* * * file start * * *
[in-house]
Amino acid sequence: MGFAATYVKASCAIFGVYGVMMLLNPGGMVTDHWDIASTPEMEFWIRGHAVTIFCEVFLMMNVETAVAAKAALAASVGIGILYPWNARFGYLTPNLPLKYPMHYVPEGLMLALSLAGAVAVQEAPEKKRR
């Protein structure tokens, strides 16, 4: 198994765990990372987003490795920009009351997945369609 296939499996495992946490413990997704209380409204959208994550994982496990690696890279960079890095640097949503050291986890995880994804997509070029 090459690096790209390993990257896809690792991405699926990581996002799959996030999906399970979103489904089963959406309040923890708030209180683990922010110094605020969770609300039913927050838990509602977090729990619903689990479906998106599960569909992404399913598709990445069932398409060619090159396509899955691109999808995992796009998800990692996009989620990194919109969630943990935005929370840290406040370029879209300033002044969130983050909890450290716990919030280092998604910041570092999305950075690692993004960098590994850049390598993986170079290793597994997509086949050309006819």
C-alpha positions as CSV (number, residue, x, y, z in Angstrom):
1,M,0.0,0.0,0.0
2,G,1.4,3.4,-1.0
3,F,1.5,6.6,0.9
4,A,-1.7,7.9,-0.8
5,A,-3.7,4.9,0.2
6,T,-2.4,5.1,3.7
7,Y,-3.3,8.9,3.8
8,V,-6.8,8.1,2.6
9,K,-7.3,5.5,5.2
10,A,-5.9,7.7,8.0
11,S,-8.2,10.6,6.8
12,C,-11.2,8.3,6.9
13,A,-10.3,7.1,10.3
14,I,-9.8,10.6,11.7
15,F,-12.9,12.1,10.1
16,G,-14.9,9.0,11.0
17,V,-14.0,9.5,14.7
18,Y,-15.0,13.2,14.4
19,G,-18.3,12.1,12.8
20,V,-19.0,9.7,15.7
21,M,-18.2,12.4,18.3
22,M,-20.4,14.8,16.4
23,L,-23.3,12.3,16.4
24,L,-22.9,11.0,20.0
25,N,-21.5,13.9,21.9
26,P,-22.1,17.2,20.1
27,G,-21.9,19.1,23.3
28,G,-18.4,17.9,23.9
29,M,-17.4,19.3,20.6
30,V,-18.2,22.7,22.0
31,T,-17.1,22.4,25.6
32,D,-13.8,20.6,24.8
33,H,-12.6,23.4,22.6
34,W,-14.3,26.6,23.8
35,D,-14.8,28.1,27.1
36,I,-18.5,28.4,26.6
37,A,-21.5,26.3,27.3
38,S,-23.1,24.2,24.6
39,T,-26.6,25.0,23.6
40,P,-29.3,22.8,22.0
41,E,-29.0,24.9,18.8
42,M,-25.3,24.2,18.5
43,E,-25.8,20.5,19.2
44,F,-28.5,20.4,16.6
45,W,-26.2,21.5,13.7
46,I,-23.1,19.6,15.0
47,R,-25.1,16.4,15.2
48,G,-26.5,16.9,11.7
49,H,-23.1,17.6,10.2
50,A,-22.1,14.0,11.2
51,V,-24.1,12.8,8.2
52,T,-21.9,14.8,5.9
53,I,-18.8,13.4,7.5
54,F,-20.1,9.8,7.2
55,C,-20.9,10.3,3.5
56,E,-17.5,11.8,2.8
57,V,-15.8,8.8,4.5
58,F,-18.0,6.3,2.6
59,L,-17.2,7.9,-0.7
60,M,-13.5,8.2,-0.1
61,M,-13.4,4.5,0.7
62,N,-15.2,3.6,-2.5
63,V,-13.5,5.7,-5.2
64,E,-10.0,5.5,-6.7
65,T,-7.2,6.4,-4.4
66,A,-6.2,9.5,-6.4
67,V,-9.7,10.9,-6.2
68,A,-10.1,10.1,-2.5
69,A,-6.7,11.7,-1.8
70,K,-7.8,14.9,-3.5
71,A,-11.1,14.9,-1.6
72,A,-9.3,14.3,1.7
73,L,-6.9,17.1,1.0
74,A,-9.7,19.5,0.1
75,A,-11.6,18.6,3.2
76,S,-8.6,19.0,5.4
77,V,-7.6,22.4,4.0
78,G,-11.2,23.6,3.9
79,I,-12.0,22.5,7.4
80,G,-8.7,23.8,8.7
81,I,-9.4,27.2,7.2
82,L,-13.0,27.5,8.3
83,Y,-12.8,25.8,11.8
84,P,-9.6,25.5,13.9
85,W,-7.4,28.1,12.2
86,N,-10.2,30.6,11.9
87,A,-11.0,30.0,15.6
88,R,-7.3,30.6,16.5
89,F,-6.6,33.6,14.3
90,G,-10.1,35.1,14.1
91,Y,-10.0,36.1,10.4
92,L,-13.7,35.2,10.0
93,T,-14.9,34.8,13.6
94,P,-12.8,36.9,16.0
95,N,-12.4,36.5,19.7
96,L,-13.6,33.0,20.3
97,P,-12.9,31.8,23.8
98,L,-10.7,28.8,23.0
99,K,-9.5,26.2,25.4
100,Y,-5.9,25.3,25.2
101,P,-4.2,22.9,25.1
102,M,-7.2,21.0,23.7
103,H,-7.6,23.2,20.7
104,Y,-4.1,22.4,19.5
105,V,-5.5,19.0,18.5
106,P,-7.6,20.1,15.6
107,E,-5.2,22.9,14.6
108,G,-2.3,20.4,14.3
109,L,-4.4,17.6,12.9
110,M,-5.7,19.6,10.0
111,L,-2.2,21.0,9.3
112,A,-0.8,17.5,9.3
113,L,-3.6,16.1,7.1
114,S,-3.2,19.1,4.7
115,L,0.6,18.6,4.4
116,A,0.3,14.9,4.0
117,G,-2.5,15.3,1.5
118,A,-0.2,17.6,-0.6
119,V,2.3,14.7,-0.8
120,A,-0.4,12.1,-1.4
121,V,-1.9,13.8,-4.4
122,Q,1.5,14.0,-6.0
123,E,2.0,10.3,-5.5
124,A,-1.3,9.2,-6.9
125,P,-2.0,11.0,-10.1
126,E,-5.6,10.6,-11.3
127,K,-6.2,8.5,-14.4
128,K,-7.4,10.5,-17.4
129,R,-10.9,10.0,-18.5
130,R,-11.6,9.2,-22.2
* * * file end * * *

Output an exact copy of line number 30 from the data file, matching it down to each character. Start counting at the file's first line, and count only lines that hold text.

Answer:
26,P,-22.1,17.2,20.1